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7.4 Merc oil change

Discussion in 'Technical Discussion' started by Andrew33764, Jan 3, 2018.

  1. Andrew33764

    Andrew33764 New Member

    Joined:
    Jan 1, 2018
    Messages:
    8
    Location:
    Clearwater
    hey guys, I’m new here.

    I don’t normally work on big boats. I helped a guy out for free. He has a 1988 34 Sea Ray with carbed 454 mercs. One engine wouldn’t start.

    Changed the fuel pump, rebuilt carb and put a rebuilt starter on. It’s all good now.

    My question, I changed the oil for him too. I read 6 to 7 quarts with filter?

    I sucked the oil out. New filter, put about almost 5 quarts in and it looked above the full line. I ended up putting 6 quarts in. The other motor a little less. Both looked over full on the stick.

    I went to suck some out and the owner insisted on leaving it.

    Should I trust the stick? Is 5 quarts normal?

    I raised and lowered the boat on the lift to try and suck it all out st first. Also got the boat level for checking the stick.


    Thanks for your thoughts.
  2. 30West

    30West Member

    Joined:
    Nov 14, 2016
    Messages:
    179
    Location:
    Holland, Michigan
    How much over full? The marks on the stick normally are for full and one-quart low. If it is about the same distance above full as to the one-quart-low, you are more than a quart high, as the block begins to widen above the oil pan.

    Have you started and run the engine to fill the filter? That usually lowers the oil level. Dumping and reinstalling the oil filter is an easy way to take out a little oil.

    The danger of overfilling is in having the crank splashing in the oil, turning the oil to foam that won't pump. At higher RPMs the oil pan will not be as full, as more oil is held up in the engine. The danger is more at low RPMs. One quart is very unlikely to cause a problem, more than that I'd be concerned.

    Modern oils are much less likely to foam even when the crank is beating up the oil. I bought a truck that had a strange engine shudder, the dealership had double-filled the oil and couldn't figure out what that shudder was. They took it in on trade after servicing it, pulled the transmission apart and replaced the torque converter, pulled the valve covers, checked everything but the oil level, couldn't figure it out. It was in and out of the dealer several times in my first weeks with my wife driving it, lots of miles with double the oil in our Toyota V8, and never foamed the oil at all. I was pulling the dipstick frequently to check for foaming, fearing a blown head gasket, didn't actually wipe it and check oil level until a couple weeks in. We got a great price, and had the engine gone over carefully by master mechanics flown in to figure it out.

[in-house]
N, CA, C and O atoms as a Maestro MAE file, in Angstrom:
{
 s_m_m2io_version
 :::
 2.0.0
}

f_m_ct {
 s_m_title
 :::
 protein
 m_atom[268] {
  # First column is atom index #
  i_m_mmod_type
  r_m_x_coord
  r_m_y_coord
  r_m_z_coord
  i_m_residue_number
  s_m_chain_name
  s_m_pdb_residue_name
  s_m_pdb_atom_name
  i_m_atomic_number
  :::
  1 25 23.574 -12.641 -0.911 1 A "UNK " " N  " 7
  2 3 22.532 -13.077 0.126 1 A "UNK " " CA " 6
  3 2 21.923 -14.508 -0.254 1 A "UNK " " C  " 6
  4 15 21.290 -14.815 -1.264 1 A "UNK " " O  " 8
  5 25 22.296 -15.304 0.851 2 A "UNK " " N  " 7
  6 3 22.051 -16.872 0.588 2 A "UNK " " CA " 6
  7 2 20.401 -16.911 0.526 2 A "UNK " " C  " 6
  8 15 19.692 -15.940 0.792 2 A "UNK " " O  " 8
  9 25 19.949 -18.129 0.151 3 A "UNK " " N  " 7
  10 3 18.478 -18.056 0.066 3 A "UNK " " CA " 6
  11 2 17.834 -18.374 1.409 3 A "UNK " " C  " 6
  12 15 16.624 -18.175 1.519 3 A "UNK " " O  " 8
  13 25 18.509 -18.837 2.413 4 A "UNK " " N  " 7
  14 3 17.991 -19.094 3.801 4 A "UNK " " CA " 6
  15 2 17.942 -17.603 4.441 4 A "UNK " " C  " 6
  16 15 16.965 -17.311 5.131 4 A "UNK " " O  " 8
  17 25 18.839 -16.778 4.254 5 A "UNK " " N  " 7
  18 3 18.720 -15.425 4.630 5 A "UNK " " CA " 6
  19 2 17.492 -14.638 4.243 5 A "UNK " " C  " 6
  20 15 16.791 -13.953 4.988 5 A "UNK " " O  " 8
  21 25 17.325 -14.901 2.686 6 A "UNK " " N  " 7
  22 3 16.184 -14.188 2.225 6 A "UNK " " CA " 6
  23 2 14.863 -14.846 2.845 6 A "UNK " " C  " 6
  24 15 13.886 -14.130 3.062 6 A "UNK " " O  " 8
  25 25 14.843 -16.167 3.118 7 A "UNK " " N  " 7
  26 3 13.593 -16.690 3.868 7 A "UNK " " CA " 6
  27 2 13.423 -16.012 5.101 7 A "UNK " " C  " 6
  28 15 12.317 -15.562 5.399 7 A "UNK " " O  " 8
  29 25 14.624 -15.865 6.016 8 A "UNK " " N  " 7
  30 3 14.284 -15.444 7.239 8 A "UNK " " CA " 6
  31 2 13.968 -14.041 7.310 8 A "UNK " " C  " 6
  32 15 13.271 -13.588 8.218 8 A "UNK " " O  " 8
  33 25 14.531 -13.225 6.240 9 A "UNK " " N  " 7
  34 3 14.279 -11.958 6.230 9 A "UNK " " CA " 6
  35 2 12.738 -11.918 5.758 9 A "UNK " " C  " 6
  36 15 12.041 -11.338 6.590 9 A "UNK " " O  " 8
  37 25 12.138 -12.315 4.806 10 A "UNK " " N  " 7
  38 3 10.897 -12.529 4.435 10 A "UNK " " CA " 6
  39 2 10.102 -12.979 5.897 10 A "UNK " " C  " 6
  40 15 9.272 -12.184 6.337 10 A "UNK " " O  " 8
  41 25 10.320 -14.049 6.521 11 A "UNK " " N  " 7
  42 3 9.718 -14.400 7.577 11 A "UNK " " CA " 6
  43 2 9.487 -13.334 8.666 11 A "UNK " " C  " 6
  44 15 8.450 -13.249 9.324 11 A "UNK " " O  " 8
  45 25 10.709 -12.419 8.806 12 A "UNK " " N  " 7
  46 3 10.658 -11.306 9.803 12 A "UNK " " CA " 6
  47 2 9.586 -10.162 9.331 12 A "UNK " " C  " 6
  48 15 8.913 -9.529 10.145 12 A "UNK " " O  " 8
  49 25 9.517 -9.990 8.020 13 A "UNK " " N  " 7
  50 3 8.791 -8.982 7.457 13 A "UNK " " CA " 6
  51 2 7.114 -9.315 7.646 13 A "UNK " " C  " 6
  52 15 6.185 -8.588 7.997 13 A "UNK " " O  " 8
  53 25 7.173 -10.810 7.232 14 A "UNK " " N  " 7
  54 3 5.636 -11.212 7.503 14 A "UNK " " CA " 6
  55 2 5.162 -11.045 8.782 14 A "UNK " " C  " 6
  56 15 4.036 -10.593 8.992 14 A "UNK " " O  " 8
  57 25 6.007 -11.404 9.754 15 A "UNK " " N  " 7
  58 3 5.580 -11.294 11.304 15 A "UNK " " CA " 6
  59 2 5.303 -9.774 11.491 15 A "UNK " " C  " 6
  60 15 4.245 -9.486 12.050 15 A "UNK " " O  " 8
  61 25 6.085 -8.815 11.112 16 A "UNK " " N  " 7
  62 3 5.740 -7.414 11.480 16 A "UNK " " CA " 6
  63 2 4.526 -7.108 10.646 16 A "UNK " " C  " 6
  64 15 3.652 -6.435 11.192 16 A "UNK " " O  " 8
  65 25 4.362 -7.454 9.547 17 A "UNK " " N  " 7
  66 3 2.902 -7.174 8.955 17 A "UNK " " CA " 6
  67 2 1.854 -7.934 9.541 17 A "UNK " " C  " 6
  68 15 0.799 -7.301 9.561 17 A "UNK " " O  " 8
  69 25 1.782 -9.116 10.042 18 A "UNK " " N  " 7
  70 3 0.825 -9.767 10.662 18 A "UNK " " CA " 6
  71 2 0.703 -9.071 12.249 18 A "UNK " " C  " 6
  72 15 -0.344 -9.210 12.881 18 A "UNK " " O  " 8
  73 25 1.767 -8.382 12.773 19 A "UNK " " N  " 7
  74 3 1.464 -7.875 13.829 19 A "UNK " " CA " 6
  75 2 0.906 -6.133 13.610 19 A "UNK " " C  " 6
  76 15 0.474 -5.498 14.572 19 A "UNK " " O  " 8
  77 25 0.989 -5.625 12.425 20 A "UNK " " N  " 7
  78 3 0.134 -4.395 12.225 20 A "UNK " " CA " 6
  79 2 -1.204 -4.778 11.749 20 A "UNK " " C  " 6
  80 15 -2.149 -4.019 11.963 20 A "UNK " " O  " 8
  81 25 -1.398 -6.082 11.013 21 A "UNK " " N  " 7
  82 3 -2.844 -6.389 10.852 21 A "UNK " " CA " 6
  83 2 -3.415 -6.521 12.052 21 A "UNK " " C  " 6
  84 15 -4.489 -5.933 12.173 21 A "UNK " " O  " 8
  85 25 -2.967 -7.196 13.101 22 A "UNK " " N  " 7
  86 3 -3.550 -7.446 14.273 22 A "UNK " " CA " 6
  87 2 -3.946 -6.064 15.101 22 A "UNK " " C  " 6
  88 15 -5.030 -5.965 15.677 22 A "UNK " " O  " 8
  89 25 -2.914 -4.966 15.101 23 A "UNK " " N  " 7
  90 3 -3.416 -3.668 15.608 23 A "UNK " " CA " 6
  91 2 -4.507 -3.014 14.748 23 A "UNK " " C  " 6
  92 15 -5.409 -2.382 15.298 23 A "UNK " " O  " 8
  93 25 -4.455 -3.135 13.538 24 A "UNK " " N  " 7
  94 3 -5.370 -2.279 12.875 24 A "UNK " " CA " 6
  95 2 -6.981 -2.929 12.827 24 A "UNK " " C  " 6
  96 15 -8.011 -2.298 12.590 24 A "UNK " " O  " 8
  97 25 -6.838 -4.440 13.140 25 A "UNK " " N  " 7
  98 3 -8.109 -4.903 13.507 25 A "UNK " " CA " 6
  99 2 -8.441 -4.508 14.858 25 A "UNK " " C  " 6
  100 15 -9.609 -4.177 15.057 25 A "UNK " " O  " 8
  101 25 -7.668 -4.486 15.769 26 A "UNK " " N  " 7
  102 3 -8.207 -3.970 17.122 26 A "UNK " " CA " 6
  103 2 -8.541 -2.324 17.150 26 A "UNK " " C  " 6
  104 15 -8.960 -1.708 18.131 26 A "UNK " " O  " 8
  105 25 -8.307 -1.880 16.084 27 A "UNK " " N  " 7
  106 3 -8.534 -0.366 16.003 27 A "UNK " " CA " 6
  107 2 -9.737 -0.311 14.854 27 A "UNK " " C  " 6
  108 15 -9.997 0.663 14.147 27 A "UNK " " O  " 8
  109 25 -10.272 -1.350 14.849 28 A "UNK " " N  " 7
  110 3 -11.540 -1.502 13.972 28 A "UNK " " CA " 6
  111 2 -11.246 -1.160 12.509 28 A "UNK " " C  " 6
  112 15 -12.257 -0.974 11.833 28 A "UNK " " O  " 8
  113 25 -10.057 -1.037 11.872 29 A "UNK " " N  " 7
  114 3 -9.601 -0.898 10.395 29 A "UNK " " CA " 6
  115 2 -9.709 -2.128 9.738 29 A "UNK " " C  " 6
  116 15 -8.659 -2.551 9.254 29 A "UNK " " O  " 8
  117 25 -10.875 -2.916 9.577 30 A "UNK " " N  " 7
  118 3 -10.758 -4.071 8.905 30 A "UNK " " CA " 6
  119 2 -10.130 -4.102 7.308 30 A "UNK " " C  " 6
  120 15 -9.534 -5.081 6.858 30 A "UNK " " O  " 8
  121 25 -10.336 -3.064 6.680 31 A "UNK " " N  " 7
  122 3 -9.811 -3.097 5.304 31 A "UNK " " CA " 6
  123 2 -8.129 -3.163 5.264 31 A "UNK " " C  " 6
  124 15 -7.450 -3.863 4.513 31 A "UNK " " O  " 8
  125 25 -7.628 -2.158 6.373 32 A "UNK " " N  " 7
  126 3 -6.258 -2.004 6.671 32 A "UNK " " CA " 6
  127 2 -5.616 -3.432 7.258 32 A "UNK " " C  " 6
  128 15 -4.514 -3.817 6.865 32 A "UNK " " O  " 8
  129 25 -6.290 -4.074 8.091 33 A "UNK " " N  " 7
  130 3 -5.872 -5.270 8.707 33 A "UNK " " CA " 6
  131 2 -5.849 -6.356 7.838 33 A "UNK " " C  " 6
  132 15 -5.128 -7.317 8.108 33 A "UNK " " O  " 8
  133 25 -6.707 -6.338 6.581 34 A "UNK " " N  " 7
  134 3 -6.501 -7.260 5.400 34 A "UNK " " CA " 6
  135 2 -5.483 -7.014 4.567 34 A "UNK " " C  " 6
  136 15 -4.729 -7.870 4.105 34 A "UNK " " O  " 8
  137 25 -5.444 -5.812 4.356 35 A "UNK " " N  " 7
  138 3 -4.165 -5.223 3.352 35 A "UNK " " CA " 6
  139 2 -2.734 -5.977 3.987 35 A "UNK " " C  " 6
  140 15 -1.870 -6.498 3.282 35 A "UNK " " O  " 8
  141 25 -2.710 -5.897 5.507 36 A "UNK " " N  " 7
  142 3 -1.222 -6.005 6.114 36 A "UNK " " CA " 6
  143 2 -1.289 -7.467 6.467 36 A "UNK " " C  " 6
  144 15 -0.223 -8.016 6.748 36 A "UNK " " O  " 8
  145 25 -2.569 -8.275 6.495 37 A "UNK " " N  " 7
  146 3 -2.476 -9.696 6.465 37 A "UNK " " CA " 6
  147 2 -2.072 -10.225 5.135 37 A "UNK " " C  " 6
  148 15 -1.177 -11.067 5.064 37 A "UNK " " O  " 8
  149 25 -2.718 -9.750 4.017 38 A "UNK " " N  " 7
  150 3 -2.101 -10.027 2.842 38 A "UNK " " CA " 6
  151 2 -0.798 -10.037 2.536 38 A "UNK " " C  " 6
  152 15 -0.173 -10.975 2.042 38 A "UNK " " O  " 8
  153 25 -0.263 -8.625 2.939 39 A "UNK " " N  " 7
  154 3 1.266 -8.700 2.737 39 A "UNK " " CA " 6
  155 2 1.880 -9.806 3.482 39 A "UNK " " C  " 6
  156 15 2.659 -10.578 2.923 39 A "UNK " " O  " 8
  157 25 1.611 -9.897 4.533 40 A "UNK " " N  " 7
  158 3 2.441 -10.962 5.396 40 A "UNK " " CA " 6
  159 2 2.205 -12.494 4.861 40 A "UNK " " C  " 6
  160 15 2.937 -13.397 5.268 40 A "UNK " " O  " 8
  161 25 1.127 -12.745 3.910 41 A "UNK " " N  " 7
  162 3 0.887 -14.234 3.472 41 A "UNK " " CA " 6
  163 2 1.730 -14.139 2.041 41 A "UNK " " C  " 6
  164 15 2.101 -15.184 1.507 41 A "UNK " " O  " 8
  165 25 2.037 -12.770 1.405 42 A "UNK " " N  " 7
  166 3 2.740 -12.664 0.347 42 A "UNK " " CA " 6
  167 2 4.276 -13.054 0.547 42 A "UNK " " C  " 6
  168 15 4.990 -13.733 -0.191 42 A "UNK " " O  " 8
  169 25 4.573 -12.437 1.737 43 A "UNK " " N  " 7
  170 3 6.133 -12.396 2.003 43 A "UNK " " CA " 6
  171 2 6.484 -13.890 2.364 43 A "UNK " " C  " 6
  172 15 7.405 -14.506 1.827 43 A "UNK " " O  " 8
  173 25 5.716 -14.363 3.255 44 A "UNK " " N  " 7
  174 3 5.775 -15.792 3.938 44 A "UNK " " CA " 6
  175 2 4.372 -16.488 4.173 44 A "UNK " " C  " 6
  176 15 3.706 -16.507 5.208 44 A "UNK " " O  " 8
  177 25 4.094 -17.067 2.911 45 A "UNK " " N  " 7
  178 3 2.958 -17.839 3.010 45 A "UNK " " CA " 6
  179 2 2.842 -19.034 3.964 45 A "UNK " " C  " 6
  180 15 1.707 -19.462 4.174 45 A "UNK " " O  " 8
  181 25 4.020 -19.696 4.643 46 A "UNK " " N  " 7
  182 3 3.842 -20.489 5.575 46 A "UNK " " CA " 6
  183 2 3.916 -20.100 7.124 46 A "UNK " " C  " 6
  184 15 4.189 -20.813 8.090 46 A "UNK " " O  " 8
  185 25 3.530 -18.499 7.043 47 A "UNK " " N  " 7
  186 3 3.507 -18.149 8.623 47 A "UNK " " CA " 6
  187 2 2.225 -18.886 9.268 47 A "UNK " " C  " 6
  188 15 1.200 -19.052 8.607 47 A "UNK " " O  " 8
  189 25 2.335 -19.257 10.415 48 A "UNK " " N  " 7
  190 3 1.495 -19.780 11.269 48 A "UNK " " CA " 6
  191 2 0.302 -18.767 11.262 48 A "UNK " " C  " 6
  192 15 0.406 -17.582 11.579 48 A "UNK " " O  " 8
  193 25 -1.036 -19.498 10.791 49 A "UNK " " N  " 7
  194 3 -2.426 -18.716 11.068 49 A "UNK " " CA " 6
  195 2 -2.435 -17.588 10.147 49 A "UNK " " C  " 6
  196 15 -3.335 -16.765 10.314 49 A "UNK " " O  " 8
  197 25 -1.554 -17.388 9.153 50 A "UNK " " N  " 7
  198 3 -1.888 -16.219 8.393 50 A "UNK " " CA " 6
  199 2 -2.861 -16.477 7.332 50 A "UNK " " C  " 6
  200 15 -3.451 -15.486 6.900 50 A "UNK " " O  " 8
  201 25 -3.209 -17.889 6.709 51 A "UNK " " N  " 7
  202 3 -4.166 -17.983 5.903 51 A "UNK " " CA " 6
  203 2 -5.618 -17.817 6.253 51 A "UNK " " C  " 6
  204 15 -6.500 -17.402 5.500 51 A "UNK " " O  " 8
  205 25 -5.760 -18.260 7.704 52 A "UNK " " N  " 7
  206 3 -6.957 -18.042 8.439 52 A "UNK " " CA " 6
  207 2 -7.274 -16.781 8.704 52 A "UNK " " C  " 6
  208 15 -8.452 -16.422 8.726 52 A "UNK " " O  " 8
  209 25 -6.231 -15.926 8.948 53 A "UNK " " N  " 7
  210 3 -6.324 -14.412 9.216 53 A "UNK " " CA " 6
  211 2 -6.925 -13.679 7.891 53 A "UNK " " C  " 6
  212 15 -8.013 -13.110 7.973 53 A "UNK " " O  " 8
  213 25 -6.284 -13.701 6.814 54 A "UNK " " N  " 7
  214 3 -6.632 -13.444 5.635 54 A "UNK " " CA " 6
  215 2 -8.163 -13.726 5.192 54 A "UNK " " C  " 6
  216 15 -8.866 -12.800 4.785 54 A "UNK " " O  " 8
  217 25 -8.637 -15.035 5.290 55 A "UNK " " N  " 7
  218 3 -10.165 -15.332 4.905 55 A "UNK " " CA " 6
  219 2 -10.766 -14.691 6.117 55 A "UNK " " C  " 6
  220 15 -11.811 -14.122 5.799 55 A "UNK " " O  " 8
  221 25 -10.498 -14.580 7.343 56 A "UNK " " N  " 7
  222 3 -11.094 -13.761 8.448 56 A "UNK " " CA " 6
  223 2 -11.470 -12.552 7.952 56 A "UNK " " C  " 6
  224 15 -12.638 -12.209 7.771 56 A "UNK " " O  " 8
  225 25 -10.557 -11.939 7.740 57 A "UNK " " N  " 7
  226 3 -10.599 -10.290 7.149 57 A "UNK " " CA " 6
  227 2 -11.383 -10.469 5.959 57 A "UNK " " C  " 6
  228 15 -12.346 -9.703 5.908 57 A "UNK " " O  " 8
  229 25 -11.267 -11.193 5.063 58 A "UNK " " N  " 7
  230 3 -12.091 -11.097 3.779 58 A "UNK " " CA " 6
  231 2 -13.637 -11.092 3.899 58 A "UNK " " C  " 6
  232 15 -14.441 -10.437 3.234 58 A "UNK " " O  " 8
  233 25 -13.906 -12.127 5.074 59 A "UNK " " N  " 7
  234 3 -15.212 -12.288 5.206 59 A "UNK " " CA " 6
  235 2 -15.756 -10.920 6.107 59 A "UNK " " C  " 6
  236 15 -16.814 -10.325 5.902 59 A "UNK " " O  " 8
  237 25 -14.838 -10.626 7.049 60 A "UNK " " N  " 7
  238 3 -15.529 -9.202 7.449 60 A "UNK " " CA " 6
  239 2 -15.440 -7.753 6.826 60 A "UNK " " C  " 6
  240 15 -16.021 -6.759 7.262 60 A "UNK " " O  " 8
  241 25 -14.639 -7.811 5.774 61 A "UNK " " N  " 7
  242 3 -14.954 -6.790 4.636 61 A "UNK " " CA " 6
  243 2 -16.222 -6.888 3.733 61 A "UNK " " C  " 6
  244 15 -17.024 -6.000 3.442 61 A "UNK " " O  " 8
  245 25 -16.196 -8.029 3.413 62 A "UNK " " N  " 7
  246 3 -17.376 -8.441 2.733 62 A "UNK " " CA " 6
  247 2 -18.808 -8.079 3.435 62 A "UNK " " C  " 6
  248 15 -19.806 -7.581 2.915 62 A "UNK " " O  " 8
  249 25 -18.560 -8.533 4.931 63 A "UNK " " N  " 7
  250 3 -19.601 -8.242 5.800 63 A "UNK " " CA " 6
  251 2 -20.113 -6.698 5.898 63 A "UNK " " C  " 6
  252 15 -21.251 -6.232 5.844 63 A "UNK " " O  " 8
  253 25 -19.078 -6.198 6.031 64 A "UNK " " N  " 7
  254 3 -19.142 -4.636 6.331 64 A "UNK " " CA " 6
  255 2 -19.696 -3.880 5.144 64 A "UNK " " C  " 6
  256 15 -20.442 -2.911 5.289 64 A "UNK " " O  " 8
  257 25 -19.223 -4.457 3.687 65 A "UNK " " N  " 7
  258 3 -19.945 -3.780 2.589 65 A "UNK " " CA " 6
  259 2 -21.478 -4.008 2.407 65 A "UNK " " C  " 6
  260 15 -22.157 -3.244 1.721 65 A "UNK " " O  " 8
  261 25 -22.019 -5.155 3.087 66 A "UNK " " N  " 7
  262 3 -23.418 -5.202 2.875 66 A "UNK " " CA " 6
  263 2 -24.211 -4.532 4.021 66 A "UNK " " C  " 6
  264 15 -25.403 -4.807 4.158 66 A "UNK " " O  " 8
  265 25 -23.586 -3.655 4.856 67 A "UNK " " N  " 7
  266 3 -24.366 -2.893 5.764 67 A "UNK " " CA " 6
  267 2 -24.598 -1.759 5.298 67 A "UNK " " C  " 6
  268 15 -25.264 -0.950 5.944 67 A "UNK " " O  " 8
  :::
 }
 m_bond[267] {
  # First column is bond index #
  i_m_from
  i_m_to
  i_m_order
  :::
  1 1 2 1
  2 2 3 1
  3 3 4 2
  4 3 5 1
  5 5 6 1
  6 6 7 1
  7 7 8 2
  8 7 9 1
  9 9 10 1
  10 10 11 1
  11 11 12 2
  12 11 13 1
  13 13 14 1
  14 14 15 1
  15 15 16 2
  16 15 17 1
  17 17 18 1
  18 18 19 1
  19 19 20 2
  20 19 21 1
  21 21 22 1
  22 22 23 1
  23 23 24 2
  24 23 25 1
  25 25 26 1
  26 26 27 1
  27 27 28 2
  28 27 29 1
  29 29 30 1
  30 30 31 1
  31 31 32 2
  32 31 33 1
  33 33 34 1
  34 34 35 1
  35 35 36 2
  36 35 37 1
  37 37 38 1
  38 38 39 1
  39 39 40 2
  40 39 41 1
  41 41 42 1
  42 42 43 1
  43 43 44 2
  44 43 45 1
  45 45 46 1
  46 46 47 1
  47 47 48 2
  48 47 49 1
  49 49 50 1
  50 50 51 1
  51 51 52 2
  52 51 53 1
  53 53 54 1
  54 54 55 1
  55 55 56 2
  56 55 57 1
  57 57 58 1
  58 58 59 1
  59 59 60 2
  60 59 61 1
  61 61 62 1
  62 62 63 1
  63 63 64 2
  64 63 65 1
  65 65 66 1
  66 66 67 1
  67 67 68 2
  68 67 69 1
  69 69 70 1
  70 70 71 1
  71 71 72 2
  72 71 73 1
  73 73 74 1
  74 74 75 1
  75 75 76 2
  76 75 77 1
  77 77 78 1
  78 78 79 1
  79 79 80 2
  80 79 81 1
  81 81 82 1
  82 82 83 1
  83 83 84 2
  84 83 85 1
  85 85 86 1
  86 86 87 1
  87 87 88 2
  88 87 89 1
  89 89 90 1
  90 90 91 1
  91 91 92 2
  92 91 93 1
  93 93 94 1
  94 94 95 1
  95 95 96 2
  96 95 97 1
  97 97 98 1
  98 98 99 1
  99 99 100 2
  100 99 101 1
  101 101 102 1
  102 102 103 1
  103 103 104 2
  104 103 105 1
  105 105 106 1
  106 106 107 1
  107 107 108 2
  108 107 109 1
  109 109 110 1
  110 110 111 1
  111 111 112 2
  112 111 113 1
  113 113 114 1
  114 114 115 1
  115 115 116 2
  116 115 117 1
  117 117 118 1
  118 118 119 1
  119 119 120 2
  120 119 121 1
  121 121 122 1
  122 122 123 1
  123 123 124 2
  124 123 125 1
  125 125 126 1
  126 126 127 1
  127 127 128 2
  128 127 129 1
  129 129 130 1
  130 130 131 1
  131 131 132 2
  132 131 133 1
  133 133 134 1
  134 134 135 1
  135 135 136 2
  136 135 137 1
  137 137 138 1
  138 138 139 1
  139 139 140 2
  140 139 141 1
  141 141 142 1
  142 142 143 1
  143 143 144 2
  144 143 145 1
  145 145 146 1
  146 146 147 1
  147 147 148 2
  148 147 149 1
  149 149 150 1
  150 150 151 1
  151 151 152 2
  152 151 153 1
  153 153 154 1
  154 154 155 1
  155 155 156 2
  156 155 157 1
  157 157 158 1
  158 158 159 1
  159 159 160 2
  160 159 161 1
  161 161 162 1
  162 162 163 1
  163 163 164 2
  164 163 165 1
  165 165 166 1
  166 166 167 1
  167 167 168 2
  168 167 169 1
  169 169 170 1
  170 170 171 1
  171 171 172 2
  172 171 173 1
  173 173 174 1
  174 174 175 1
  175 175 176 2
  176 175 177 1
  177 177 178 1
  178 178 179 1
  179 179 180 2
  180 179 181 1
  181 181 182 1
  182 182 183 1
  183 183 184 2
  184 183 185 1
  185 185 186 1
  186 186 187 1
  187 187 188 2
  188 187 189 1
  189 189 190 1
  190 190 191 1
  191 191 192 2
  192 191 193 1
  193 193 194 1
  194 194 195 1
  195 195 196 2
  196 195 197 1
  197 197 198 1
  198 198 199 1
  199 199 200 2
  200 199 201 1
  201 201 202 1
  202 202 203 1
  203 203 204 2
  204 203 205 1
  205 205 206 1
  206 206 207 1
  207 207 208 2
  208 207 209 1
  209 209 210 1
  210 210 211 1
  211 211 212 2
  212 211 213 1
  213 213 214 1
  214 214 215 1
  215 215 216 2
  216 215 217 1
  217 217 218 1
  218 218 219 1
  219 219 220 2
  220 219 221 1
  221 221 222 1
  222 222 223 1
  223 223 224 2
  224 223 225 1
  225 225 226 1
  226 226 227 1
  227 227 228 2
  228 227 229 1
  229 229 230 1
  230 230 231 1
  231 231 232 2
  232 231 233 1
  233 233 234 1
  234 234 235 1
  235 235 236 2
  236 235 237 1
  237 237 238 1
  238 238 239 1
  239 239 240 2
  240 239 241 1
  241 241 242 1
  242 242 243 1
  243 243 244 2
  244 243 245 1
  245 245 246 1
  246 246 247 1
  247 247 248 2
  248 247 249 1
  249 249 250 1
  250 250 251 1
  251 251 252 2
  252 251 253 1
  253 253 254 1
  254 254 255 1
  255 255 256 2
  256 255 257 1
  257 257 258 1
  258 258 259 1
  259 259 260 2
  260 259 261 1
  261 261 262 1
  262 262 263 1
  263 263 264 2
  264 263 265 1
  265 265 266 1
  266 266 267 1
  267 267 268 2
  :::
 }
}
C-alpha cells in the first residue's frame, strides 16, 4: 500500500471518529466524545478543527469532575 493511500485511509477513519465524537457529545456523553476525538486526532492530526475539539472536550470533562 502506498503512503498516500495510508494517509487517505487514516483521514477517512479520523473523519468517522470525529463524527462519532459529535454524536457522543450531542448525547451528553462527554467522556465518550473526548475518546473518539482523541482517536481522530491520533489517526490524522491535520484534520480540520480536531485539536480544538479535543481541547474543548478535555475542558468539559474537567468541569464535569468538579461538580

3. Andrew33764

    Andrew33764 New Member

    Joined:
    Jan 1, 2018
    Messages:
    8
    Location:
    Clearwater
    Yes, I started both motors after the oil change. The guy even took it on a few hour trip and said it ran great. He never goes into high rpms.

    I could have easily used my oil sucking machine to pull some oil out but he wanted to leave it.

    I’m going to let it be and in five months I’ll suck it out and drop 5 quarts in and be done with it. ( checking the stick obviously)

    I hate people watching me work. The mechanical fuel pump was a nightmare.
  4. C team

    C team Member

    Joined:
    Nov 1, 2011
    Messages:
    127
    Location:
    Upper Chesapeake Bay
    Did you change the fuel pump on the starboard engine? I know they are no fun because of the lack of room. Been there done that a few times over the years.
  5. rcrapps

    rcrapps Senior Member

    Joined:
    Sep 8, 2004
    Messages:
    5,050
    Location:
    Jax FL
    Are the oil pans stamped metal or cast?
    Stamped pans should be 5 qts.
    How about the dip tubes, hose adapters on the top ends or low auto version?
    Original engines or PEP-BOYs specials?

    Over filled and foaming oil is not good.
  6. Andrew33764

    Andrew33764 New Member

    Joined:
    Jan 1, 2018
    Messages:
    8
    Location:
    Clearwater
    Changed the port side fuel pump. Holding the rod up to get the bolts lined up is hard. I ended up using a lot of grease to keep it in place.

    I believe they are original engines. 5 quarts sounds like what it would take and not be overfilled. I thought I read 6 to 7 online. I’ve got 6 in the starboard side and over 6 in the port.

    He wants me to check the transmission oil. I said let’s just suck it out and change it/set level correctly. He only wants to ad some if it’s low.

    Wants to buy his fuel filters online because, $6 is too high. Haha

    I changed the fuel pump, starter, oil in both engines. Diagnosed a totally blocked fuel filter in carb. Then decided he needed to have the carb rebuilt. I had someone else do it because I was taking an rv trip. All for 80 bucks total labor. I just like to play around with these big engines. I’m a power sports guy.

    I suggested synthetic oil, Mobil 1. He wanted and got conventional. Would you guys have recommended synthetic?
  7. rcrapps

    rcrapps Senior Member

    Joined:
    Sep 8, 2004
    Messages:
    5,050
    Location:
    Jax FL
    Old LBCs prefer conventional oil. In Florida, straight 30w during the summer maybe 40w if their tired. 15w40 when the weather is cold or the boat does a lot of sitting.
    I feel 5 qt pan. What you read may have been for newer motors or cast pans.
    Depending on the oil filter size and/or remote filter hoses, up to another quart.

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